You can’t sell an idea

money

Genius is 1% inspiration and 99% perspiration.[1] Thomas Edison said this in an era when inventions of the mechanical, electrical and medical varieties were constantly rewriting the script of modern life. Anyone can have an idea, he suggested, indeed good ideas are floating around all the time and all over the place. But success, and the genius that achieves it, lie in the months and years of effort to execute the idea, to turn it from fantasy to reality.

This is more true today than it has ever been before: the world is a small place now and the hurdles to creating something are at an all time low. Success, however, is as elusive as ever. Pop quiz: have you ever heard of PicPlz? How about Everpix or Color? No? Well, they have two things in common: 1) they are photo sharing apps for smartphone and web, and 2) they have all been discontinued.[2] Despite positive critical reviews and millions in seed funding, none made the cut. In contrast, Instagram is the archetype of success. It currently has around 150 million users worldwide and sold itself to Facebook in 2012 for AU$1.1b.[3]

This is as clear evidence of Edison’s insight as we have ever seen. The essential idea of Instagram is the same as its failed competitors, so cannot possibly be the reason for its success. The recipe of its genius instead involves ingredients outside the core idea, things like its functionality and style, the timing of its release and the networking of its founders.[4] In other words, the 99% for Instagram was about making sure the idea worked well and looked good, then executing it at the right time and knowing the right people to turn it viral. Luck, too, may have been a factor, though we believe you create your own luck… Build it and they will come.

How does this relate to the practice of architecture?

Comparing architecture to the volatile, manic depressive and massively lucrative world of software development may seem a bit of a long bow to draw. But dig a bit deeper and we discover that all creative fields are underpinned by the same influences. The methods may vary, but the parameters of commercial success exist independently of scale and industry.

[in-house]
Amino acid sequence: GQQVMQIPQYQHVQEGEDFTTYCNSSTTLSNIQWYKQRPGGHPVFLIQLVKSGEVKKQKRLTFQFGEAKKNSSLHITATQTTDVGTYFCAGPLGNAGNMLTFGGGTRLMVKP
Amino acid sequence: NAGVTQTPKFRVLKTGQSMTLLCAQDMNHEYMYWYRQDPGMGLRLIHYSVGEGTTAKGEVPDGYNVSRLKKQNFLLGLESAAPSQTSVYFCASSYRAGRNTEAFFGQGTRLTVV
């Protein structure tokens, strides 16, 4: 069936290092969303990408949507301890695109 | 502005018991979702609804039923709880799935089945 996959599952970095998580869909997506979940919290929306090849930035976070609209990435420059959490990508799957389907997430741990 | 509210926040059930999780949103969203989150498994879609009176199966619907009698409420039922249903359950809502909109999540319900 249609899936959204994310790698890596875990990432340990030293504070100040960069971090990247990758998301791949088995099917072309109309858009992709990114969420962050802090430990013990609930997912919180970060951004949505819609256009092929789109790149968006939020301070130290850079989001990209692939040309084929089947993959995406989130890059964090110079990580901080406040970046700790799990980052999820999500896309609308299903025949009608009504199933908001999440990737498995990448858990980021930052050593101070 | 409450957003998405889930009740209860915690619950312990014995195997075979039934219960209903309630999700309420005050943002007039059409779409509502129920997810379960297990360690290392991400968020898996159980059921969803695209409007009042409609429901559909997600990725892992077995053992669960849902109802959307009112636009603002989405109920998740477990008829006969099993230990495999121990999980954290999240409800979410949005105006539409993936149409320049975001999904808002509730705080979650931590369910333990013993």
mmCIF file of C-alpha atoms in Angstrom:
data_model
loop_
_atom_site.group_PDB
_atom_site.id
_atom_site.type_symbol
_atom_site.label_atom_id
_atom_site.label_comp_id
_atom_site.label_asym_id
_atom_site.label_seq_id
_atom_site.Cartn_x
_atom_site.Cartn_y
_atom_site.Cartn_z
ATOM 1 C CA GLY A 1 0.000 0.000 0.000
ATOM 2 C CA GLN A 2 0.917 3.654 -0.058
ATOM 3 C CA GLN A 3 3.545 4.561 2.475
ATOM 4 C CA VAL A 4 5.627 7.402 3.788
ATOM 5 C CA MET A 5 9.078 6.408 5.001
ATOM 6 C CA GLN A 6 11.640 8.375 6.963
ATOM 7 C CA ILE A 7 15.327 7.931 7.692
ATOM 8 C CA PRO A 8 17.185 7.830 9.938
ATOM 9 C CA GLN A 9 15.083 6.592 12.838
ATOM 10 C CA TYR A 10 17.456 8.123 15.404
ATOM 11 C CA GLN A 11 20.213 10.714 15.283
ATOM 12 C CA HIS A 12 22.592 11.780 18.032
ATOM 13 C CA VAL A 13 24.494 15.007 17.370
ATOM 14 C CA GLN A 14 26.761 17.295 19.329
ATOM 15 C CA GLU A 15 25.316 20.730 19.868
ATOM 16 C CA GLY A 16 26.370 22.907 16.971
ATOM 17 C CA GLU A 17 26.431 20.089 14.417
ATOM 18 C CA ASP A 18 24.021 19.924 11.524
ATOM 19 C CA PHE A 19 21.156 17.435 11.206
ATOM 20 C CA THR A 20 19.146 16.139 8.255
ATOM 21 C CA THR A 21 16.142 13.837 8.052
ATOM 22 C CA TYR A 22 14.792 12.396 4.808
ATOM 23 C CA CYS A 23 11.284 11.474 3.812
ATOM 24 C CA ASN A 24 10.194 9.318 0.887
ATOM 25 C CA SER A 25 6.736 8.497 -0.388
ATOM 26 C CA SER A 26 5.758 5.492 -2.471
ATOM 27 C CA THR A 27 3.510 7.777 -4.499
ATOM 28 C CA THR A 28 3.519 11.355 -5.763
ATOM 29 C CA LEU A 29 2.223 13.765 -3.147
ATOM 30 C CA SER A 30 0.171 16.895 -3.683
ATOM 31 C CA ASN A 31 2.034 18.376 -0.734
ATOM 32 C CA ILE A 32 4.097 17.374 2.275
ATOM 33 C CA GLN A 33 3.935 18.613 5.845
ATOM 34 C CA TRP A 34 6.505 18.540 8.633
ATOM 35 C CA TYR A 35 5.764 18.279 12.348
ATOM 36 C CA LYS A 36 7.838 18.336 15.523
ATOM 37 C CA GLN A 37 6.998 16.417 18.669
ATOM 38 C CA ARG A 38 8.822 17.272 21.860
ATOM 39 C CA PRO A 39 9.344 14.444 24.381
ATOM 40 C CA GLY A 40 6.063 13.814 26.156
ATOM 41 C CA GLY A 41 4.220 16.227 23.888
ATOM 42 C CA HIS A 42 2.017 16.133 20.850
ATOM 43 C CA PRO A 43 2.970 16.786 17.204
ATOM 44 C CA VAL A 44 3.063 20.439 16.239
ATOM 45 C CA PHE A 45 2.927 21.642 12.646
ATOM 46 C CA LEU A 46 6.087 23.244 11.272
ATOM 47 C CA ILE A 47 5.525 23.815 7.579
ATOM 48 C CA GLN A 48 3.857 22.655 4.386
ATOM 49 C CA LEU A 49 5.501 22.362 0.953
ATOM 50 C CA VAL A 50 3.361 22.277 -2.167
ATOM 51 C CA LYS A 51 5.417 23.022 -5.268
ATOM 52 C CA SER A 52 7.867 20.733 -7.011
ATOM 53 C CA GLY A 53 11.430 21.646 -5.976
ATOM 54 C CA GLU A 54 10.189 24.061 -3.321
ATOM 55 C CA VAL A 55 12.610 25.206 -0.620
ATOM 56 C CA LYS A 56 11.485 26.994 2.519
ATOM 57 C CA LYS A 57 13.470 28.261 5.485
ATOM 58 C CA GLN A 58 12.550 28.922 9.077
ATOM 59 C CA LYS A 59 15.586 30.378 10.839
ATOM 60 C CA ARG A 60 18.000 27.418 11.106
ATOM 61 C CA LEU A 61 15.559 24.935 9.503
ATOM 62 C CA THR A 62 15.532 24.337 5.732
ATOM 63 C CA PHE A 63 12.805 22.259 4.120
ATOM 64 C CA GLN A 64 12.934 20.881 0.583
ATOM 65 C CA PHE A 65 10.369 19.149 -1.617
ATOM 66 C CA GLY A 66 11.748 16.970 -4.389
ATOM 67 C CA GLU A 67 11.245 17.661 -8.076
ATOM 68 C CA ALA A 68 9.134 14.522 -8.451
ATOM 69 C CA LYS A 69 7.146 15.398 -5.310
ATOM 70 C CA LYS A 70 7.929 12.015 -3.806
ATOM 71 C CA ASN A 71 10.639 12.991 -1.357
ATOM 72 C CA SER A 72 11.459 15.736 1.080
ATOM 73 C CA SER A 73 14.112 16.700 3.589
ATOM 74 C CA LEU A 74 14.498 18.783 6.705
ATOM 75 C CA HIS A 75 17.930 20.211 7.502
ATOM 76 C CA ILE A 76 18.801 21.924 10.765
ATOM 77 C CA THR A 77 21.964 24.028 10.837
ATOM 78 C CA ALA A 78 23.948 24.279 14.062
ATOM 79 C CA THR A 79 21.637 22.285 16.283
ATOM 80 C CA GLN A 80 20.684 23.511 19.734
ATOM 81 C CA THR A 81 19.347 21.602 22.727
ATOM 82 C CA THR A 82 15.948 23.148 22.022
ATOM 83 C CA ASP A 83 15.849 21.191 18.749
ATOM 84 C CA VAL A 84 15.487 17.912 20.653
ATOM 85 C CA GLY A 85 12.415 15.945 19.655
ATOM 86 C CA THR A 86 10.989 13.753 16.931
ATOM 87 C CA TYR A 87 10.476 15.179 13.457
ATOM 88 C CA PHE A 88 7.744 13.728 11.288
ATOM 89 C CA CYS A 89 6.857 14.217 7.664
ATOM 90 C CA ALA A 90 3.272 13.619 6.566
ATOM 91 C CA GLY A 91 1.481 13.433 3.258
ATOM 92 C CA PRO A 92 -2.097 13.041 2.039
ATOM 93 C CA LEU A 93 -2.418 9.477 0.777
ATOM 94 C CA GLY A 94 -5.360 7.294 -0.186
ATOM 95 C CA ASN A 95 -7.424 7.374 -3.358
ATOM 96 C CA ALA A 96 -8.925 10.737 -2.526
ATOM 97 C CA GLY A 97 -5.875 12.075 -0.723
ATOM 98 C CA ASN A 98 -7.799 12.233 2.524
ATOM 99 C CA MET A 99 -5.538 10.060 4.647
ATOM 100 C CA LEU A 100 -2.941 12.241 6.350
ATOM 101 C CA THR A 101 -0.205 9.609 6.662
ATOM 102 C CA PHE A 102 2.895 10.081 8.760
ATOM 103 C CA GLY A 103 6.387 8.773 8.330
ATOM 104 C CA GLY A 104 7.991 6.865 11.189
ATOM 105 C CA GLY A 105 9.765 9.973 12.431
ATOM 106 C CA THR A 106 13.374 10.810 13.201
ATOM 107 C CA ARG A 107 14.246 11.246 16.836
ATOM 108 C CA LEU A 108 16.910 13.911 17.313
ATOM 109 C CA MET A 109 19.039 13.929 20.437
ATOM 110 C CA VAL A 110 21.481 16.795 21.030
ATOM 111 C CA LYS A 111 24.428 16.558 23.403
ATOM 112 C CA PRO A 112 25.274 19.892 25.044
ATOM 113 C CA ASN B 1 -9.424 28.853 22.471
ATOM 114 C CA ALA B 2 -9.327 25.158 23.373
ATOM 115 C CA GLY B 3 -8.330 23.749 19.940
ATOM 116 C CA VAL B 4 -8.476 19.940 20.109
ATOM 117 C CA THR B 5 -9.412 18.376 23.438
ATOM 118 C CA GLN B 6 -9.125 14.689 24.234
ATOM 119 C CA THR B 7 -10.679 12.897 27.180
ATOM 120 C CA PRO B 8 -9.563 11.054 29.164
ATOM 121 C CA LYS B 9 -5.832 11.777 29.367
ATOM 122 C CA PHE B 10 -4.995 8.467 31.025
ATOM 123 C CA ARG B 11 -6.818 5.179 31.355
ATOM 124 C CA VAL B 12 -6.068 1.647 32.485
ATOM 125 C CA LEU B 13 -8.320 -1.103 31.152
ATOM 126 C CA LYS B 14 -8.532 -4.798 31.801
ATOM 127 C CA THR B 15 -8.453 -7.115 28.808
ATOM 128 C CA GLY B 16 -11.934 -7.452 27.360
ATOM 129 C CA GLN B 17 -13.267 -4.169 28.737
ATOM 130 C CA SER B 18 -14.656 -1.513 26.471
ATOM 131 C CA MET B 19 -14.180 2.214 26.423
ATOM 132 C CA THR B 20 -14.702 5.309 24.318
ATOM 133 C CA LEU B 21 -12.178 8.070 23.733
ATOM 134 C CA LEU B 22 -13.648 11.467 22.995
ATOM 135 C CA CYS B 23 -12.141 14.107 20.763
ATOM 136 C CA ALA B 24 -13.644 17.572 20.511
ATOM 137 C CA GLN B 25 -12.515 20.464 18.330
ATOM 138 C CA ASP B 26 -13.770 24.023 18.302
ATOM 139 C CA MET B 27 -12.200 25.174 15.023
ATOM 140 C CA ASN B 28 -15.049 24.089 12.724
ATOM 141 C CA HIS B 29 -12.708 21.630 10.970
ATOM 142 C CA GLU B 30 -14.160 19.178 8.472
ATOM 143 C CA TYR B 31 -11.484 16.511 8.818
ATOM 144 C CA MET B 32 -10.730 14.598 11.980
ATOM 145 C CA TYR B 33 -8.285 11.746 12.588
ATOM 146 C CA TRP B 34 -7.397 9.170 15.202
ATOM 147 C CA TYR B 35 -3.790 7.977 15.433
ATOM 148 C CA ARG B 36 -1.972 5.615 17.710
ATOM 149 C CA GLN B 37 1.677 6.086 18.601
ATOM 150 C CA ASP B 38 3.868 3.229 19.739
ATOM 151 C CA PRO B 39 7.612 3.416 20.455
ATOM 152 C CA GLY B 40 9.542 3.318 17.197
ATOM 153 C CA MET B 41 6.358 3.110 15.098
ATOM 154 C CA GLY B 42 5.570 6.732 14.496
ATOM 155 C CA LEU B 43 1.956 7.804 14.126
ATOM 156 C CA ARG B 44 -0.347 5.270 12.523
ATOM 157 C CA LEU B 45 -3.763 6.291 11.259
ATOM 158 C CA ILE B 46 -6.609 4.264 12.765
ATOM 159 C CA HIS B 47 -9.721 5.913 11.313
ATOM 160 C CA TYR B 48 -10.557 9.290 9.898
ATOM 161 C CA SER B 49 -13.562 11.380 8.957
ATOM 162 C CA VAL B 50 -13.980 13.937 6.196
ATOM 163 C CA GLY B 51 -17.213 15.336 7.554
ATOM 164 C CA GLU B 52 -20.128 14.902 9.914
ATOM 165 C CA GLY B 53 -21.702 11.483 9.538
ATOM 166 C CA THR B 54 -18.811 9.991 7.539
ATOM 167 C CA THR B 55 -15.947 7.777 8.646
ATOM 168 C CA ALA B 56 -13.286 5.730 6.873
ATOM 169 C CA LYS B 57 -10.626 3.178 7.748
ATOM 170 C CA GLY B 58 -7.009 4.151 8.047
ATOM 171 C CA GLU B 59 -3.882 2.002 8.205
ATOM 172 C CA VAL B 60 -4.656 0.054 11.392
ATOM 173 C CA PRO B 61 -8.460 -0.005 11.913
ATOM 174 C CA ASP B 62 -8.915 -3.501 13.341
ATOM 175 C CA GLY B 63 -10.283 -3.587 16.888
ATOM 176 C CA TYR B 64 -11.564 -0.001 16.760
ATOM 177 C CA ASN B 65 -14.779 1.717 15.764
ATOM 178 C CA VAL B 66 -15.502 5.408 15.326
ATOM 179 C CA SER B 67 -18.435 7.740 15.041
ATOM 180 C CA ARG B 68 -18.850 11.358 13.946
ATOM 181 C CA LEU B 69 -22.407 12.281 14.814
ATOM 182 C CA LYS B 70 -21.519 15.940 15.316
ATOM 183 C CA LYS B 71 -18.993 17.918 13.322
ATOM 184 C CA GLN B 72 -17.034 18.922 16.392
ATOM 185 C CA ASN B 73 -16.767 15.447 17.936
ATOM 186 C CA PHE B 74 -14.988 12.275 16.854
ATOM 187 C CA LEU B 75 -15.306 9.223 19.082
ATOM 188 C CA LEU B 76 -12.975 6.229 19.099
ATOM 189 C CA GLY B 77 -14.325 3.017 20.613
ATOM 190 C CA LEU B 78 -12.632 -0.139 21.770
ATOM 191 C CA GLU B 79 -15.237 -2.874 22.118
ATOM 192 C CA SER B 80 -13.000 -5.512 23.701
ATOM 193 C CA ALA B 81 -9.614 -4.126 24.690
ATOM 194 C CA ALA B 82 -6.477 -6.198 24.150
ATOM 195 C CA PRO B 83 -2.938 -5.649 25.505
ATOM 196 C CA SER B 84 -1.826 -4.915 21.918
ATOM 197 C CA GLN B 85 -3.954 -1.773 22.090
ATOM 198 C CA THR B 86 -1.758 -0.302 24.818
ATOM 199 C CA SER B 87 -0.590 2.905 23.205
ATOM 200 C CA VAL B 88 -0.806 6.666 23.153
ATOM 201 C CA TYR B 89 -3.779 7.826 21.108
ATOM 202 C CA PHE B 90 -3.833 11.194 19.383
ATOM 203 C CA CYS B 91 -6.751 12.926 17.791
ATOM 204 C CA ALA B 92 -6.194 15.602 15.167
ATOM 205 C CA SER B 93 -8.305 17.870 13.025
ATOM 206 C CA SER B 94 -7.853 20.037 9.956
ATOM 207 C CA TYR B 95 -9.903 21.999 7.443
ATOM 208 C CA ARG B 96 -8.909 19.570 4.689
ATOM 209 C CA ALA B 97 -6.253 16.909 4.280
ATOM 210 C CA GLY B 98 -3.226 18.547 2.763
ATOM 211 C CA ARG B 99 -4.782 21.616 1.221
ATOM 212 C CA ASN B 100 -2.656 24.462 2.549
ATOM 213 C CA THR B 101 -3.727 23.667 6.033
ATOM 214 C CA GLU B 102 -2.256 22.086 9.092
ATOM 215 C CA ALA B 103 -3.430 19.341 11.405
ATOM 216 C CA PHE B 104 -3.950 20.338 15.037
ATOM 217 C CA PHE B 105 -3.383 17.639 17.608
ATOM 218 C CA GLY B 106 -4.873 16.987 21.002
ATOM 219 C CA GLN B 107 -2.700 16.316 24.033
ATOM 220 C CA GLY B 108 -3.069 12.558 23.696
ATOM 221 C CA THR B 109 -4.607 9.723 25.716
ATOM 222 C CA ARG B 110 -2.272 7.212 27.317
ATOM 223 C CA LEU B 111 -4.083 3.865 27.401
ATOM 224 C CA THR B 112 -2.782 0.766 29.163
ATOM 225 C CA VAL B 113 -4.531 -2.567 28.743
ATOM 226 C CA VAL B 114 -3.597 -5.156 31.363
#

The analogy of Schrödinger’s architects

schrodinger

A family wants to build their dream home. They are wealthy and passionate about architecture, and they want a house designed by one of Melbourne’s most recognised and highly awarded residential architects. They interview John Wardle, Sean Godsell and Kerstin Thompson. But they can’t choose between them, they love their work equally. So they commission all three to design their home.

Each design is unique and wonderful. Wardle’s is an exquisitely folded volume, its timber and zinc surfaces sliding over one another, its details impeccable. Godsell’s is an unapologetic masterpiece, a perforated, operable steel skin filtering the light to bold interiors. Thompson’s is considered and subtle, hugging the landscape, concrete and glass revealed in their natural beauty. The family retreats into a closed room to contemplate the three projects and make their decision.

Outside the room, the architecture community awaits the announcement. Which design will be successful? Much like Schrödinger’s unfortunate cat, at this moment, any of the three is equally likely to be chosen, and any of the three is equally likely to result in a magnificent building. The moment drags on.[5]

Considered in the broader context of Australian architectural production, does the outcome matter? We’re sure the family would live long and fulfilling lives in the Schrödinger house no matter its architect, but it would be less notable for its individuality than its position in an enduring body of work. The residential projects of Wardle, Godsell and Thompson are excellent, very different, but excellent. But if we and the family are unable to differentiate between them based on merit, what separates them?